In the case of Davies v Sandwell Metropolitan Borough Council (2013), the Court of Appeal considered whether a written warning could be relied upon by an employer when dismissing an employee.
Ms Davies was dismissed for misconduct by the Council. When making the decision to dismiss, the Council took a previous warning into consideration. Ms Davies said that the warning was not valid because she claimed she had not committed the misconduct that resulted in the warning. She argued the validity of the warning should be considered as part of her unfair dismissal claim.
The Court of Appeal did not agree with Ms Davies argument. The role of the Employment Tribunal was to consider whether the dismissal was in the ‘band of reasonable responses’ open to her employer. This did not involve deciding whether the warning was valid or should have been issued in the first place. The decision of the Employment Tribunal that Ms Davies dismissal was fair was upheld.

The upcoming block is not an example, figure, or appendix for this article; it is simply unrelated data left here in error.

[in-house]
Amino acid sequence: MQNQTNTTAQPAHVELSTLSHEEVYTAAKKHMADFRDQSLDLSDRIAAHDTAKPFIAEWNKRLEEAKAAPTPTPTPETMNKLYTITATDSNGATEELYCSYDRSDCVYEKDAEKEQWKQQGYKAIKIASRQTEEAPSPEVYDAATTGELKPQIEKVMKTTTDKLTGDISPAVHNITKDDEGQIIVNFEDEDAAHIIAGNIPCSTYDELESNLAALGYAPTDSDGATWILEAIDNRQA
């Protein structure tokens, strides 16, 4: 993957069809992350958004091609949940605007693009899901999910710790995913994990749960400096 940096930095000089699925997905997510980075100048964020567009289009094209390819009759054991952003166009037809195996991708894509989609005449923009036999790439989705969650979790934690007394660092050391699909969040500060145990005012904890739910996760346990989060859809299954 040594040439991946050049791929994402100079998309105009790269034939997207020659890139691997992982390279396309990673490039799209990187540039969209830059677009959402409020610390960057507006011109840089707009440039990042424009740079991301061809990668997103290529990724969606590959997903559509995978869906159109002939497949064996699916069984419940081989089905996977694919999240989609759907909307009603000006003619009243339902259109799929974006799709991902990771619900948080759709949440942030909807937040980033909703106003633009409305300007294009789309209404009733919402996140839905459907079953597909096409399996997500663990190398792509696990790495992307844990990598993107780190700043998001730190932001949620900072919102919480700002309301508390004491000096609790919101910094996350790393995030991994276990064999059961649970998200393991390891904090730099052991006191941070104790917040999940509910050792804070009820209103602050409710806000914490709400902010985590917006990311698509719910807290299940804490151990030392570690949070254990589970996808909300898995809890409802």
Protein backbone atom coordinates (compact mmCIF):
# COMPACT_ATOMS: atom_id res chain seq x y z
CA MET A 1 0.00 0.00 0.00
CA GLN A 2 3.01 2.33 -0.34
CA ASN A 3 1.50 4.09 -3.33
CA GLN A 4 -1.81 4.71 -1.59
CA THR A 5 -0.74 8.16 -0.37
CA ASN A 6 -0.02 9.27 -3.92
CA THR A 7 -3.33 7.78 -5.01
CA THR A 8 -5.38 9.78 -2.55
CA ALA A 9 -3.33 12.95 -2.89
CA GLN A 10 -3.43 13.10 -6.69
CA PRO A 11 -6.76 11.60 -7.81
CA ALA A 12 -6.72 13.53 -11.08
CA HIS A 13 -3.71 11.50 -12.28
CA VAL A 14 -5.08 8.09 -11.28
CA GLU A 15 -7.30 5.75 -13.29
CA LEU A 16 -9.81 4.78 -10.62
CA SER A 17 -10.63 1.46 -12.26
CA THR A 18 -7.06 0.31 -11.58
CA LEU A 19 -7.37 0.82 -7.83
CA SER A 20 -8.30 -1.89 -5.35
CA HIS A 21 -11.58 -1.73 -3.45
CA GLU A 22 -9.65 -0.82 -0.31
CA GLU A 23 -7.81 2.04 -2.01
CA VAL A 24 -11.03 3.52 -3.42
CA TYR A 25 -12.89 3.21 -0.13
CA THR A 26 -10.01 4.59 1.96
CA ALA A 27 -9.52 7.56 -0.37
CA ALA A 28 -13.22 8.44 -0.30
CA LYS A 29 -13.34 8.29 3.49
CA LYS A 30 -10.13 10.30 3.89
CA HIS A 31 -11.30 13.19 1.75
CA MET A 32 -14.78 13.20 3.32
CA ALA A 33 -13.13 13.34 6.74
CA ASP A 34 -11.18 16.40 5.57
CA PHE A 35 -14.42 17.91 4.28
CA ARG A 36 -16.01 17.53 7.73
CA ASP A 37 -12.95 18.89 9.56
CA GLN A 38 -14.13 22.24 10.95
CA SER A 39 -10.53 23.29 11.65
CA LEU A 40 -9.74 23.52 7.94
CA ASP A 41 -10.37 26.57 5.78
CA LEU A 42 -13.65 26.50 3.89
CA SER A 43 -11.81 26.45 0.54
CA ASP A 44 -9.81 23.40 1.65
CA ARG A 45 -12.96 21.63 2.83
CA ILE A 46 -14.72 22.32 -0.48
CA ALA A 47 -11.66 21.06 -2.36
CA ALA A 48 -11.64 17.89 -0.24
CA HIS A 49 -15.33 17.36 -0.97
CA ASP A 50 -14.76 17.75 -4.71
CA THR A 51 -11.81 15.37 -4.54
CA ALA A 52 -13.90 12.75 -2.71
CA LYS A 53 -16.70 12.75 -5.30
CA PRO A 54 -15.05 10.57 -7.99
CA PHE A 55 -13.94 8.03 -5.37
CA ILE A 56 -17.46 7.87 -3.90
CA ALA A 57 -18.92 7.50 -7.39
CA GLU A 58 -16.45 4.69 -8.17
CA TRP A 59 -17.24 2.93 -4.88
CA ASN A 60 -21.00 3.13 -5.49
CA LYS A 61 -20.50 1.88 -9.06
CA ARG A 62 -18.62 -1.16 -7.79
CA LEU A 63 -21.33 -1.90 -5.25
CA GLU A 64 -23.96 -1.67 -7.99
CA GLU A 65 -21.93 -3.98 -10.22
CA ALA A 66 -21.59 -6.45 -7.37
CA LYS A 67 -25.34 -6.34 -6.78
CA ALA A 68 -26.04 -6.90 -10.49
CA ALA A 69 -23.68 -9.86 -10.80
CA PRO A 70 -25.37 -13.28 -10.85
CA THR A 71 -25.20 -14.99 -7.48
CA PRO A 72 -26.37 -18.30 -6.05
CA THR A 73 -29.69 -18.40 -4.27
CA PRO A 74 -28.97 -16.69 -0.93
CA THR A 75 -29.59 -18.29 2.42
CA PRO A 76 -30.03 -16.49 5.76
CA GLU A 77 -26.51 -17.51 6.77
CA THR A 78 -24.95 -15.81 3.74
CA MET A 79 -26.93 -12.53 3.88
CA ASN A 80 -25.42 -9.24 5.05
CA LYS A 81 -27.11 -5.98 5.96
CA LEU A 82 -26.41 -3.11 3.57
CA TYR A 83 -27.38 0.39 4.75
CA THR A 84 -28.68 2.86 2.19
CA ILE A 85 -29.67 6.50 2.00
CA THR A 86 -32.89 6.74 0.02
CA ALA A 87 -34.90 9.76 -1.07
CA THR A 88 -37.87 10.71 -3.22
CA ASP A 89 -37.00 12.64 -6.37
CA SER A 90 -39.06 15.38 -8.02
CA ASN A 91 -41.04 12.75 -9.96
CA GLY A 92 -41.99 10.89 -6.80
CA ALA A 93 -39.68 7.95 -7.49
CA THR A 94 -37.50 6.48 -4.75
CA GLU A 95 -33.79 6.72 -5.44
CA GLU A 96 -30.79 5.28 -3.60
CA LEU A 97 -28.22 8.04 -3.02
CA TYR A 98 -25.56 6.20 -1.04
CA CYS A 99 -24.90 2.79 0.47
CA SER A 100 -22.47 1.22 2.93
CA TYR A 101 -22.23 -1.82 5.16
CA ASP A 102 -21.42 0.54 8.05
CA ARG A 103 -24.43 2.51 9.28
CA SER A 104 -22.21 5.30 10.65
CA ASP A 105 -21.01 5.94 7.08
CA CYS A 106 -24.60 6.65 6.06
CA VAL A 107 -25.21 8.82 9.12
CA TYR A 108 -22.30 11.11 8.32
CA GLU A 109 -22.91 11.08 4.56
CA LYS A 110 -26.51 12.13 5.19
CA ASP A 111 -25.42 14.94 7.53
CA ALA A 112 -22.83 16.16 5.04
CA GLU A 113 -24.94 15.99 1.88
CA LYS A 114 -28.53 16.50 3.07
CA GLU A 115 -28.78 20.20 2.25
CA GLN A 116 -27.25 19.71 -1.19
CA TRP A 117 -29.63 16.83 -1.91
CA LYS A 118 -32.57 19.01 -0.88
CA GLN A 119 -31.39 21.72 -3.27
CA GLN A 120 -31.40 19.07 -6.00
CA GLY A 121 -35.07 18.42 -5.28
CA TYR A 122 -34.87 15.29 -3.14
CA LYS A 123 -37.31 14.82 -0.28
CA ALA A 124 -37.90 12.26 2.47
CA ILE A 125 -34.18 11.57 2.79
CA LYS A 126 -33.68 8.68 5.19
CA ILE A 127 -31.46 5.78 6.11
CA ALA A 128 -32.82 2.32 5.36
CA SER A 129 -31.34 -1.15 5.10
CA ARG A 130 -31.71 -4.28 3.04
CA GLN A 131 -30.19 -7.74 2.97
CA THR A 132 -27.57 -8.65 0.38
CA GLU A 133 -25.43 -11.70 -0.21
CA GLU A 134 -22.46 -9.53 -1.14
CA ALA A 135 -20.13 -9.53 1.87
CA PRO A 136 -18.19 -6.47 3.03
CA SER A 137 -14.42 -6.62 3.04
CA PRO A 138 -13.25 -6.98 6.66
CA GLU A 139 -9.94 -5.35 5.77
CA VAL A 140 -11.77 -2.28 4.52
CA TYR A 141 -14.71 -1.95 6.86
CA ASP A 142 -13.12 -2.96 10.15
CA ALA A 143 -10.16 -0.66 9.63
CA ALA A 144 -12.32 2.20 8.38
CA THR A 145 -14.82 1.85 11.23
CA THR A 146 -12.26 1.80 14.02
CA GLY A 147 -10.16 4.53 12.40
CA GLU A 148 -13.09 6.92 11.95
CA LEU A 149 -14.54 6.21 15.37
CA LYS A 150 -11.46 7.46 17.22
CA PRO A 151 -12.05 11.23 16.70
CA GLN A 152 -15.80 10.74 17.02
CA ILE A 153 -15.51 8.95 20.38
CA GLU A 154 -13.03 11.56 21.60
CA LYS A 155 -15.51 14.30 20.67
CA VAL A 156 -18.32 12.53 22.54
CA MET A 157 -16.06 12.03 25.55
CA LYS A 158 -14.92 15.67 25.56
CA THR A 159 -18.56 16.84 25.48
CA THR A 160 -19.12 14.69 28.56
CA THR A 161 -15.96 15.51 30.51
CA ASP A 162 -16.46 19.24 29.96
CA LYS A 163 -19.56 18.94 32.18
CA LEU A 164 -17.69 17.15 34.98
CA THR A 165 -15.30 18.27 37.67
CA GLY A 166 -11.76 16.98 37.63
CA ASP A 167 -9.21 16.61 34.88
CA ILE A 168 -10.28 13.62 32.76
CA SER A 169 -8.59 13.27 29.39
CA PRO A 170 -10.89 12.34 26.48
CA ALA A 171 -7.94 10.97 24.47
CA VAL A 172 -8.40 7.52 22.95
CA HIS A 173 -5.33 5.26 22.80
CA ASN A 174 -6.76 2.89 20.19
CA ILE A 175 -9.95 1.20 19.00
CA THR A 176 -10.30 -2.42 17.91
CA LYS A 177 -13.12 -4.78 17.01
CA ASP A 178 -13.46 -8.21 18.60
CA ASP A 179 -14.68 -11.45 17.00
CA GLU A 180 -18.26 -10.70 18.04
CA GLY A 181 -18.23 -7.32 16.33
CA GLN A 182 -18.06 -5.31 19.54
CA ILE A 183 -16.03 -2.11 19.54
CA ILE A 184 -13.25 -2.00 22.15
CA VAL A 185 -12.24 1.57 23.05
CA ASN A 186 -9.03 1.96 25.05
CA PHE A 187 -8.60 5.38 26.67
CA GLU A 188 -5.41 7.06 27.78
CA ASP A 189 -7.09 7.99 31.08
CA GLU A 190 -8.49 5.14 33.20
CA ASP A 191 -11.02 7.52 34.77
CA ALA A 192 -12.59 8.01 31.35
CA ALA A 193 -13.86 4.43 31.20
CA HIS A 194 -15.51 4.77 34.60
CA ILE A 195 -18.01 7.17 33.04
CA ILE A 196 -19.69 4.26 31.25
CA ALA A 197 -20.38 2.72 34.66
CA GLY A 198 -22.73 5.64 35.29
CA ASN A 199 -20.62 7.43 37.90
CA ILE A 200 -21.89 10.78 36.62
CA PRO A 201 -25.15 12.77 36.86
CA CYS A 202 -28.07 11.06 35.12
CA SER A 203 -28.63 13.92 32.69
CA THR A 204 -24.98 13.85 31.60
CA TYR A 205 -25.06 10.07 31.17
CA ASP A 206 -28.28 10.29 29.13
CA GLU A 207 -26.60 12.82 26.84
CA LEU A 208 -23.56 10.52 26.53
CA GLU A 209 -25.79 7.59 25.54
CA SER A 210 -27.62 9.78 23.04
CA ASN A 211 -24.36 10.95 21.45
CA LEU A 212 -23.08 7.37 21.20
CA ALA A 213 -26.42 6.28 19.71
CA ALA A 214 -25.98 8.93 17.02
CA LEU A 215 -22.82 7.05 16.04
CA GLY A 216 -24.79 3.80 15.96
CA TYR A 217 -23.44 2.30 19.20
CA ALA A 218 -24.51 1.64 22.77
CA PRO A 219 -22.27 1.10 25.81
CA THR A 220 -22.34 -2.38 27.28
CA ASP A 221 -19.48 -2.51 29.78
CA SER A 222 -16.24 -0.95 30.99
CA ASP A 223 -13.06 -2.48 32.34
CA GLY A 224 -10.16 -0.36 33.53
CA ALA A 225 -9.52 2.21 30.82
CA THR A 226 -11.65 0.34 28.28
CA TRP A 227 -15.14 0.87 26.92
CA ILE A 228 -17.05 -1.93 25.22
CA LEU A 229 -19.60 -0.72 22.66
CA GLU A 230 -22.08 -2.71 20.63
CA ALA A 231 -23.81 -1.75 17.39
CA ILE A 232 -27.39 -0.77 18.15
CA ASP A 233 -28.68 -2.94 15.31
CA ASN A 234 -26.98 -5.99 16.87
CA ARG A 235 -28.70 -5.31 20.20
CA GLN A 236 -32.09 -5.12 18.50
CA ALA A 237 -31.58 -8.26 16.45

The Court of Appeal added that there can be exceptions to this, such as where warnings are issued in bad faith or are manifestly inappropriate, and in such circumstances an Employment Tribunal may conclude it was unreasonable for an employer to rely on such a warning.
There is nothing new in this ruling by the Court of Appeal, but it is a useful reminder that employers must act fairly and reasonably when considering disciplinary sanctions, particularly where past sanctions are considered as part of the process. Clearly expired warnings or incidents that occurred some time in the past are unlikely to be something an employer should usually rely on.
If you would like to talk through a disciplinary matter you are dealing with, please contact any member of the Pure Employment Law team (01243 836840 or [email protected]).